Reflections for Sunday, September 21, 2014

Meditation and Questions for Reflection or Group Discussion
(Isaiah 55:6-9; Psalm 145: 2-3,8-9,17-18; Philippians 1:20-24,27; Matthew 20:1-16)

Bringing Glory to God by Our Thoughts and Actions

Conduct yourselves in a way worthy of the gospel of Christ. (Philippians 1:27)

Paul speaks today about his desire to bring glory to Jesus by the way he thinks and acts. Don’t his words about Christ being “magnified” in his body sound a lot like Mary’s desire to magnify the Lord (Philippians 1:20; Luke 1:46)?

Essentially, Paul was telling the Philippians that he would rather die than live so that he could be in heaven with Jesus. And yet he was still committed to serving the Church until the day when the Lord would call him home. He was content either way, for in both situations he was magnifying the Lord.

This kind of thinking runs opposite to our normal philosophy, doesn’t it? We typically prefer living. We usually have fears about dying, about the unknown, and about judgment day. We also tend to be a little more self-concerned than Paul seems in this passage!

Still, we may not be in as bad shape as we think. Deep down, beyond the fear and the selfishness, we all sense that heaven will be fantastic. We sense that meeting Jesus face-to-face will be the best moment of our lives. Sometimes, we even find ourselves thinking, “I can’t wait to go to heaven!”

These aren’t just random theological thoughts, either. They have a direct bearing on our everyday lives. This is especially true with parents. Think about how, in spite of their occasional selfishness, mothers and fathers pour out their lives for their children. They devote so much time, energy, and money to their families. Like Paul, they prefer to stay where they are so that they can continue to serve and form their children.

This is why it is critical for parents to conduct themselves in a way worthy of the gospel. The jury may be out on “trickle-down economics,” but “trickle-down parenting” works. Parents who love Jesus, who honor each other, who pray together, and who train their children in virtue will see their children flourish.

“Lord, show me how to magnify your life for the benefit of my family.”

(Many thanks to The Word Among Us (www.wau.org) for allowing us to use meditations from their monthly devotional magazine. Used with permission. The Word Among Us Mass Edition contains all the Mass readings and prayers, and a meditation for each of the daily and Sunday Masses.)

Questions for Reflection/Discussion

  1. The first reading encourages us to “seek” and “call” upon the Lord.  When we do, we are assured he is “near” and “may be found.”  He is so near in fact that in the Eucharist, the very God who created the universe let’s us partake of himself!  How would you describe your preparation to receive Christ in the Eucharist?  How could you improve it?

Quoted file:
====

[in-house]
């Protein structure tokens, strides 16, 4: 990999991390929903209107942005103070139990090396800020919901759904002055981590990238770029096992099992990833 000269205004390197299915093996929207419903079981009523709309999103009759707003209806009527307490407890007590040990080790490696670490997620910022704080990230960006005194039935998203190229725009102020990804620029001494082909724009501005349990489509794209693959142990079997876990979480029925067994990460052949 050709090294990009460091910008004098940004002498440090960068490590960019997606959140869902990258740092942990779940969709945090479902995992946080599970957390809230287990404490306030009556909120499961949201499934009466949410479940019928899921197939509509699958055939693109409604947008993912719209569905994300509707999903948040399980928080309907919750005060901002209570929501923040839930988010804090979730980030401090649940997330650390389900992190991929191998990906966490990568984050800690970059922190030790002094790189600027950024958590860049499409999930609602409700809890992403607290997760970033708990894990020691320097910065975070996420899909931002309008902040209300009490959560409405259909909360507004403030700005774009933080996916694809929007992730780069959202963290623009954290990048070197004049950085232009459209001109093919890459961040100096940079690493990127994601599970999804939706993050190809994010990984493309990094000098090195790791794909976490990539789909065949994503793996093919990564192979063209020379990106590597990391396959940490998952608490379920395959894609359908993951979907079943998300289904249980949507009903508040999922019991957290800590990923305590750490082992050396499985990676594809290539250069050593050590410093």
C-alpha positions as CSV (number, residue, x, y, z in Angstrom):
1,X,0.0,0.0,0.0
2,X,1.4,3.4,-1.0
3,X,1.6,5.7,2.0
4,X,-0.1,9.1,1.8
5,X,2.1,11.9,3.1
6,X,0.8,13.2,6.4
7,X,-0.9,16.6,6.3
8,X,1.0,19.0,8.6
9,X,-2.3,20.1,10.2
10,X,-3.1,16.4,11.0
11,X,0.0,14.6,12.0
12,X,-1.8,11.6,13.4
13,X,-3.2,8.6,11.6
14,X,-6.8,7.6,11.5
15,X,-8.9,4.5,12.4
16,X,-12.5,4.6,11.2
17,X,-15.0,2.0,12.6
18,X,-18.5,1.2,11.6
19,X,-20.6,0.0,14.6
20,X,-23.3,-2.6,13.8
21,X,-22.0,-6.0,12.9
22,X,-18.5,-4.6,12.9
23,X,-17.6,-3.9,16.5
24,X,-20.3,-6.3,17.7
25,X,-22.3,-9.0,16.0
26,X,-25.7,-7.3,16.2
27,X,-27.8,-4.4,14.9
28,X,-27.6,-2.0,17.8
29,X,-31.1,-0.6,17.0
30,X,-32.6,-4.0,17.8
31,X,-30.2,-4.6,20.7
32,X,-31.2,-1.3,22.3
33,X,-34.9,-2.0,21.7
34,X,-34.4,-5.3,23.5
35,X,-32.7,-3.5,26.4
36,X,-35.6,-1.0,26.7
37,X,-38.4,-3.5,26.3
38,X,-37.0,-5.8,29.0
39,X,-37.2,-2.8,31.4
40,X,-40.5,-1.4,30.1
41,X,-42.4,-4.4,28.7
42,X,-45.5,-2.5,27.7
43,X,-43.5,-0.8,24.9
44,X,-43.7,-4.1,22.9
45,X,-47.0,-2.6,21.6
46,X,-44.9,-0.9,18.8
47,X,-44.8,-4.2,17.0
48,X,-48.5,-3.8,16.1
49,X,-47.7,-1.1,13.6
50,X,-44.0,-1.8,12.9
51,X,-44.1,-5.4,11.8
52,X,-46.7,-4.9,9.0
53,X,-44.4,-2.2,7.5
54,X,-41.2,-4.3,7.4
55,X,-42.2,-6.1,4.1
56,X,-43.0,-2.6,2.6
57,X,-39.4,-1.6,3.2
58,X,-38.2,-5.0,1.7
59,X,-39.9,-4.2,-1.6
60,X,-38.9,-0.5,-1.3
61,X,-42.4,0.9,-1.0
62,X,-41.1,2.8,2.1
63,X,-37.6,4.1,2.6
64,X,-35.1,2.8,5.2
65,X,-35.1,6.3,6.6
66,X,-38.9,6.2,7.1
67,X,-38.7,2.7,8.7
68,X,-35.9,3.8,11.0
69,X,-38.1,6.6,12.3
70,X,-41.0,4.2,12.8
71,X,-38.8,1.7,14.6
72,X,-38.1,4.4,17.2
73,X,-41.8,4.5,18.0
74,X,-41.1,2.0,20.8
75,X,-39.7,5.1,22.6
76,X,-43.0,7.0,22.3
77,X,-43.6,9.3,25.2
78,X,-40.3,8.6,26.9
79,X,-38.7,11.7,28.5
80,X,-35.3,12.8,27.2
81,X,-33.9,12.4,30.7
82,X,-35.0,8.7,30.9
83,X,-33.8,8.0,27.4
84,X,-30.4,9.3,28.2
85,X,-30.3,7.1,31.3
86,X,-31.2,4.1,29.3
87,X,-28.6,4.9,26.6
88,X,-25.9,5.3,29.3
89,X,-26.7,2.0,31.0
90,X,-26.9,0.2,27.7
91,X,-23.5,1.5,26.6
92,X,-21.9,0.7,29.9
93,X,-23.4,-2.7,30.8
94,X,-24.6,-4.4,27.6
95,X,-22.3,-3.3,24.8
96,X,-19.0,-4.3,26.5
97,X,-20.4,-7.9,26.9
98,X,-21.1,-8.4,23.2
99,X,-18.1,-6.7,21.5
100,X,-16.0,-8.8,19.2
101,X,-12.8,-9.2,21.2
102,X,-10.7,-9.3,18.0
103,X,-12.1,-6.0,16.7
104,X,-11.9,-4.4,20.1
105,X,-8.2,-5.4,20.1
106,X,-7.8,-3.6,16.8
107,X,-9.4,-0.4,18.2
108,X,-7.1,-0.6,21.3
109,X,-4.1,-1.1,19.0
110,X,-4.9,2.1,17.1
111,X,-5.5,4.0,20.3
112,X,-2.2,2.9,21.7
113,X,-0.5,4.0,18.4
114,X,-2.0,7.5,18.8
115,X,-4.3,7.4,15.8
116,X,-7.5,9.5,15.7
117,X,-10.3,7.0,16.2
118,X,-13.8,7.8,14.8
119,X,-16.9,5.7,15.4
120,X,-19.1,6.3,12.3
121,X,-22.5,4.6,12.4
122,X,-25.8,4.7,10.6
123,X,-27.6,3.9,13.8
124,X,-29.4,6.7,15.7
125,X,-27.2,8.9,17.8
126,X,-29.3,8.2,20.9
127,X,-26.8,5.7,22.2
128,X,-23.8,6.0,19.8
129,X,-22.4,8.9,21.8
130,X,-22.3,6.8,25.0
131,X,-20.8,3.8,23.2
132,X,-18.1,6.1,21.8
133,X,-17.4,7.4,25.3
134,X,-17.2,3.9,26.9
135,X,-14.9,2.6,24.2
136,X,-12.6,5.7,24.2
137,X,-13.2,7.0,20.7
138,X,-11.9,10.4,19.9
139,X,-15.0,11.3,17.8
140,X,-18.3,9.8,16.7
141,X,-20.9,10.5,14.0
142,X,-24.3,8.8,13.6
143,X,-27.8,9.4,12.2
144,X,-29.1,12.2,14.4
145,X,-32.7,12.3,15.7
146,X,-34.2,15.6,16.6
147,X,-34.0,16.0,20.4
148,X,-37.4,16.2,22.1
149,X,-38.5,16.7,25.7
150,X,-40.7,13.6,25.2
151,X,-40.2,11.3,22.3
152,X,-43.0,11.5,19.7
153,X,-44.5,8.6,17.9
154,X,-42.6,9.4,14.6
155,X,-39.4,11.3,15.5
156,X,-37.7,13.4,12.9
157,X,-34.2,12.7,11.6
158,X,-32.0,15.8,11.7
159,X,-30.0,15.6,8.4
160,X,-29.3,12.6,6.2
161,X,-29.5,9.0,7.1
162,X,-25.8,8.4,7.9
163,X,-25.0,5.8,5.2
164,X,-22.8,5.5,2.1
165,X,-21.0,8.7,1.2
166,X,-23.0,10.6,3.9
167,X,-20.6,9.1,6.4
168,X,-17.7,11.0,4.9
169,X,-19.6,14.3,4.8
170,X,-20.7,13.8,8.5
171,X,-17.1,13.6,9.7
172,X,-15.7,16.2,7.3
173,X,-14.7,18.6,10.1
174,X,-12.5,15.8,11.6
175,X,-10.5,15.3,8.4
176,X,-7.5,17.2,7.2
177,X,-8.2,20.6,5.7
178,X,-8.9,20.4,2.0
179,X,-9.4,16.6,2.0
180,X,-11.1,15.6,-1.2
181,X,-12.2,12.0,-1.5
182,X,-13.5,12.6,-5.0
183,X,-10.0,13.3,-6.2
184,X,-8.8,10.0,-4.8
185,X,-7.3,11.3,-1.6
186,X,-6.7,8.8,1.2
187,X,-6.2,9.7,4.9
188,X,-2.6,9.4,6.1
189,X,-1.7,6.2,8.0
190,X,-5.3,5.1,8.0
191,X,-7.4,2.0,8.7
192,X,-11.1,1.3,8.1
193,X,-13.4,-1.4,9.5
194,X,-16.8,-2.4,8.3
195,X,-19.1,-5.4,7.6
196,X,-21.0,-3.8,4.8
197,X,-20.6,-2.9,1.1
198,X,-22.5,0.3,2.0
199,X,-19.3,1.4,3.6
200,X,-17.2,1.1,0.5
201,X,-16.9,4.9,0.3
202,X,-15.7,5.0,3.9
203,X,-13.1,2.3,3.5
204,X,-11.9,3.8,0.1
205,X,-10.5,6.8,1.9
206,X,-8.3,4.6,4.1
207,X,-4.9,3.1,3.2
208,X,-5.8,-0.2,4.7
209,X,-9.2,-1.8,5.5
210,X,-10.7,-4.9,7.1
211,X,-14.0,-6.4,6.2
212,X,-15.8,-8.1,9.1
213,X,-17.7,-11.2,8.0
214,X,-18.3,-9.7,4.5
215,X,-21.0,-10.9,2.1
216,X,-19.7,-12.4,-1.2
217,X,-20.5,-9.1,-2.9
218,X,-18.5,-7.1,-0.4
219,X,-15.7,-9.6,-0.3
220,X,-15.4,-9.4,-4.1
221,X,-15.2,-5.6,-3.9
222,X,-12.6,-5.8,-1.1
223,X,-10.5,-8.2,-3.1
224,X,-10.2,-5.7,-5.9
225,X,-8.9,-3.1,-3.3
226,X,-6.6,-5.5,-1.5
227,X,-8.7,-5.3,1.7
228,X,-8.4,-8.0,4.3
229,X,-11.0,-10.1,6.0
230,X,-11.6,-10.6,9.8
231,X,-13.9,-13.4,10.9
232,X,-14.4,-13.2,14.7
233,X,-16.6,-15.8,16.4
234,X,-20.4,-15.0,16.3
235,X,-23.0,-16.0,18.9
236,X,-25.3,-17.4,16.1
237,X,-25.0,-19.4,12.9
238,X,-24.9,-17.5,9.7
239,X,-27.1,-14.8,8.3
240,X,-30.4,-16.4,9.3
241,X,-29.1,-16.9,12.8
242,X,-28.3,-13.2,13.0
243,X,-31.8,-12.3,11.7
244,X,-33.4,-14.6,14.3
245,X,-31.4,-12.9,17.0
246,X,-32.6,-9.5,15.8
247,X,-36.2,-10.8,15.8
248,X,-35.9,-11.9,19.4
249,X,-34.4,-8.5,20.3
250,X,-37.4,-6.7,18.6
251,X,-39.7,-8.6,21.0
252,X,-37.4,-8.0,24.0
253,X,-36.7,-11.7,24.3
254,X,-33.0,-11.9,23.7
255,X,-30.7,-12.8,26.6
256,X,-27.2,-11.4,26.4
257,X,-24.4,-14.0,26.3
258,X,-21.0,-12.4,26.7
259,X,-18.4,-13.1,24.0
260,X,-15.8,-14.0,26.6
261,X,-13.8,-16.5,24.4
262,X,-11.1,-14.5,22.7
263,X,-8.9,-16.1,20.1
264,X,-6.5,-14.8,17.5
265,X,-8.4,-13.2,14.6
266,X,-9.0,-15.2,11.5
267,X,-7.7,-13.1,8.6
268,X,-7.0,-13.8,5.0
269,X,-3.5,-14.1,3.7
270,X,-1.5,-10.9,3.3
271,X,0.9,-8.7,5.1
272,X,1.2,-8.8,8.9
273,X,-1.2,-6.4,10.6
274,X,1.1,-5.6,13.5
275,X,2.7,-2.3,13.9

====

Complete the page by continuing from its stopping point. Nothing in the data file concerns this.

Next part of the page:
1. The responsorial psalm assures us that God is “gracious,” “merciful,” and “compassionate.” How important is it to you to avail yourself of Christ’s kindness and mercy in the Sacrament of Reconciliation?  What keeps you from taking advantage of God’s love and forgiveness more often?
  1. In the second reading, St. Paul states his desire that “Christ will be magnified in my body” and exhorts us to live a life “worthy of the gospel of Christ.”  How do these statements apply to how you live your life as a Christian? What can we do individually, and together with others, to make these a greater reality in our lives?
  1. In the Gospel reading, we hear Jesus saying to the laborers, “you too go into my vineyard.”  Pope John Paul II said that this was addressed not just to the apostles but also “to all who desire to be authentic disciples of the Lord.”  In what ways can you become a more active laborer in the Lord’s vineyard? For example, are there some steps you can take to take to be more active in the life of your parish?
  1. Jesus also turns our human sense of justice and generosity on its head when he says, “Are you envious because I am generous? Thus, the last will be first, and the first will be last.”  Does your own human sense of justice and generosity sometimes keep you from seeing the love and mercy of God toward you and in the lives of others?  Why? In what specific ways do you need to change in order to have more of God’s heart of mercy and forgiveness toward others?
  1. The meditation, reflecting on Paul’s words in the second reading, opens with these words: “Paul speaks today about his desire to bring glory to Jesus by the way he thinks and acts.” Many centuries later, St. John Neumann expressed this same desire in this way: “Teach me your will that I may begin and end all my actions for your greater glory.” How important to you are having your thoughts and actions bring glory to Jesus and your heavenly Father? What steps can you take to make it even more important?
  1. Take some time now to pray and ask the Lord to show you how you can glorify and magnify Him in a greater way in the lives of your family and loved ones? Use the prayer at the end of the meditation as the starting point.

These reflection questions are provided courtesy of The Word Among Us.